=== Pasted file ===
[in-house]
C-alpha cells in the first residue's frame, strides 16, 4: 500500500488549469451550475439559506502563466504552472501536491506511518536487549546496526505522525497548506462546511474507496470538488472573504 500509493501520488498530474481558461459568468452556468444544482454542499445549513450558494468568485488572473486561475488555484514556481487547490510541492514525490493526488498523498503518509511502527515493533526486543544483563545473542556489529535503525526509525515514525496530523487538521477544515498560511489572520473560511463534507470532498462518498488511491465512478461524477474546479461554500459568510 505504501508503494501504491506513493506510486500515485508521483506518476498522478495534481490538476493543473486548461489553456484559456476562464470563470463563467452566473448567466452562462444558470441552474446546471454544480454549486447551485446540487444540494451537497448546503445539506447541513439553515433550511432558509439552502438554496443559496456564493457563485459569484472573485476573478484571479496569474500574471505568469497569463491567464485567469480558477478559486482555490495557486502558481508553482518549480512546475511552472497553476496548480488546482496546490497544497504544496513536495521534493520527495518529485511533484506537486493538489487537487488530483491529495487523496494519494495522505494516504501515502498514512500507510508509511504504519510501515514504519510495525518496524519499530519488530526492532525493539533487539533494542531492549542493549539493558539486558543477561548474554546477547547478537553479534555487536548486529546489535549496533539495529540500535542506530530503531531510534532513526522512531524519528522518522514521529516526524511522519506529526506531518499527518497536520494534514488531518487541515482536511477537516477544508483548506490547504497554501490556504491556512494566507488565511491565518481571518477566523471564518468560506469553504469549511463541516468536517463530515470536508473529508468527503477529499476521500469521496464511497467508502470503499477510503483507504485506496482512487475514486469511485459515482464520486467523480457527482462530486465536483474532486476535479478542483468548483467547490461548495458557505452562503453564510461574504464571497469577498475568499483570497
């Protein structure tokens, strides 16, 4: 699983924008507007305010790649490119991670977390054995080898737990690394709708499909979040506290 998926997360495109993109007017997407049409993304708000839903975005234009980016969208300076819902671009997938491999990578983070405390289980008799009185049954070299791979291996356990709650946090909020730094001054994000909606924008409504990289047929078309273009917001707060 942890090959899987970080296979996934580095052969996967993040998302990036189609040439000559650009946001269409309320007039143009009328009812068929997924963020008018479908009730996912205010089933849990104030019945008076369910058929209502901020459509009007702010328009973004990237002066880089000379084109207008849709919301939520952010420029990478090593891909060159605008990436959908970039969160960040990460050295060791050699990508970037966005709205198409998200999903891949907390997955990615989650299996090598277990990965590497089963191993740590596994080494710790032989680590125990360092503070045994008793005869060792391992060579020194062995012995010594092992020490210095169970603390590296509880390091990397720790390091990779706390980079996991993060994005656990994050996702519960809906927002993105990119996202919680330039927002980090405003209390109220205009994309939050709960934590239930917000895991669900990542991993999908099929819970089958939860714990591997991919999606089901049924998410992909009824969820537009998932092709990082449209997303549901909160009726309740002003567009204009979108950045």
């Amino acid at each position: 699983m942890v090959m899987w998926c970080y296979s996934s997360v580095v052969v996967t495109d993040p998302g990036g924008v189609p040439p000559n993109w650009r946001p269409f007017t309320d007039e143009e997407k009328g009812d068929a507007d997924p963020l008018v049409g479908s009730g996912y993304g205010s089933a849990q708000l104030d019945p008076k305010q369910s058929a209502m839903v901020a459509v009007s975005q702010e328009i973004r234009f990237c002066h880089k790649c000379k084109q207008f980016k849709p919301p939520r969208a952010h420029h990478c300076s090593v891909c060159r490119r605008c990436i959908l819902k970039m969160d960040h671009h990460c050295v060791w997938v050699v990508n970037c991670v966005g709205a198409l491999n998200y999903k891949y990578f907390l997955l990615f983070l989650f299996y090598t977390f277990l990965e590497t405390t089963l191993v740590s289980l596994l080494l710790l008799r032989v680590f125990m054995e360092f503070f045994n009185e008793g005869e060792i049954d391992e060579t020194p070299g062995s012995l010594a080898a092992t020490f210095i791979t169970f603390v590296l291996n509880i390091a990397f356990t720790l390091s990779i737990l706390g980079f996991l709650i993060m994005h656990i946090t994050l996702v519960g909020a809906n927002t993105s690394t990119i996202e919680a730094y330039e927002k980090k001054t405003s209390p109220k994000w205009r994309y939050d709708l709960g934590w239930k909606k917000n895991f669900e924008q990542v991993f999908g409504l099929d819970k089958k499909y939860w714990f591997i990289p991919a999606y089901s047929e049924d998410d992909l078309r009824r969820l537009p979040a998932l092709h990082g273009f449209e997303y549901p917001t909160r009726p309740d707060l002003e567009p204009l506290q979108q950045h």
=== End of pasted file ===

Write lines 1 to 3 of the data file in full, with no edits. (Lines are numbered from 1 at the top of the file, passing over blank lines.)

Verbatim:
[in-house]
C-alpha cells in the first residue's frame, strides 16, 4: 500500500488549469451550475439559506502563466504552472501536491506511518536487549546496526505522525497548506462546511474507496470538488472573504 500509493501520488498530474481558461459568468452556468444544482454542499445549513450558494468568485488572473486561475488555484514556481487547490510541492514525490493526488498523498503518509511502527515493533526486543544483563545473542556489529535503525526509525515514525496530523487538521477544515498560511489572520473560511463534507470532498462518498488511491465512478461524477474546479461554500459568510 505504501508503494501504491506513493506510486500515485508521483506518476498522478495534481490538476493543473486548461489553456484559456476562464470563470463563467452566473448567466452562462444558470441552474446546471454544480454549486447551485446540487444540494451537497448546503445539506447541513439553515433550511432558509439552502438554496443559496456564493457563485459569484472573485476573478484571479496569474500574471505568469497569463491567464485567469480558477478559486482555490495557486502558481508553482518549480512546475511552472497553476496548480488546482496546490497544497504544496513536495521534493520527495518529485511533484506537486493538489487537487488530483491529495487523496494519494495522505494516504501515502498514512500507510508509511504504519510501515514504519510495525518496524519499530519488530526492532525493539533487539533494542531492549542493549539493558539486558543477561548474554546477547547478537553479534555487536548486529546489535549496533539495529540500535542506530530503531531510534532513526522512531524519528522518522514521529516526524511522519506529526506531518499527518497536520494534514488531518487541515482536511477537516477544508483548506490547504497554501490556504491556512494566507488565511491565518481571518477566523471564518468560506469553504469549511463541516468536517463530515470536508473529508468527503477529499476521500469521496464511497467508502470503499477510503483507504485506496482512487475514486469511485459515482464520486467523480457527482462530486465536483474532486476535479478542483468548483467547490461548495458557505452562503453564510461574504464571497469577498475568499483570497
């Protein structure tokens, strides 16, 4: 699983924008507007305010790649490119991670977390054995080898737990690394709708499909979040506290 998926997360495109993109007017997407049409993304708000839903975005234009980016969208300076819902671009997938491999990578983070405390289980008799009185049954070299791979291996356990709650946090909020730094001054994000909606924008409504990289047929078309273009917001707060 942890090959899987970080296979996934580095052969996967993040998302990036189609040439000559650009946001269409309320007039143009009328009812068929997924963020008018479908009730996912205010089933849990104030019945008076369910058929209502901020459509009007702010328009973004990237002066880089000379084109207008849709919301939520952010420029990478090593891909060159605008990436959908970039969160960040990460050295060791050699990508970037966005709205198409998200999903891949907390997955990615989650299996090598277990990965590497089963191993740590596994080494710790032989680590125990360092503070045994008793005869060792391992060579020194062995012995010594092992020490210095169970603390590296509880390091990397720790390091990779706390980079996991993060994005656990994050996702519960809906927002993105990119996202919680330039927002980090405003209390109220205009994309939050709960934590239930917000895991669900990542991993999908099929819970089958939860714990591997991919999606089901049924998410992909009824969820537009998932092709990082449209997303549901909160009726309740002003567009204009979108950045």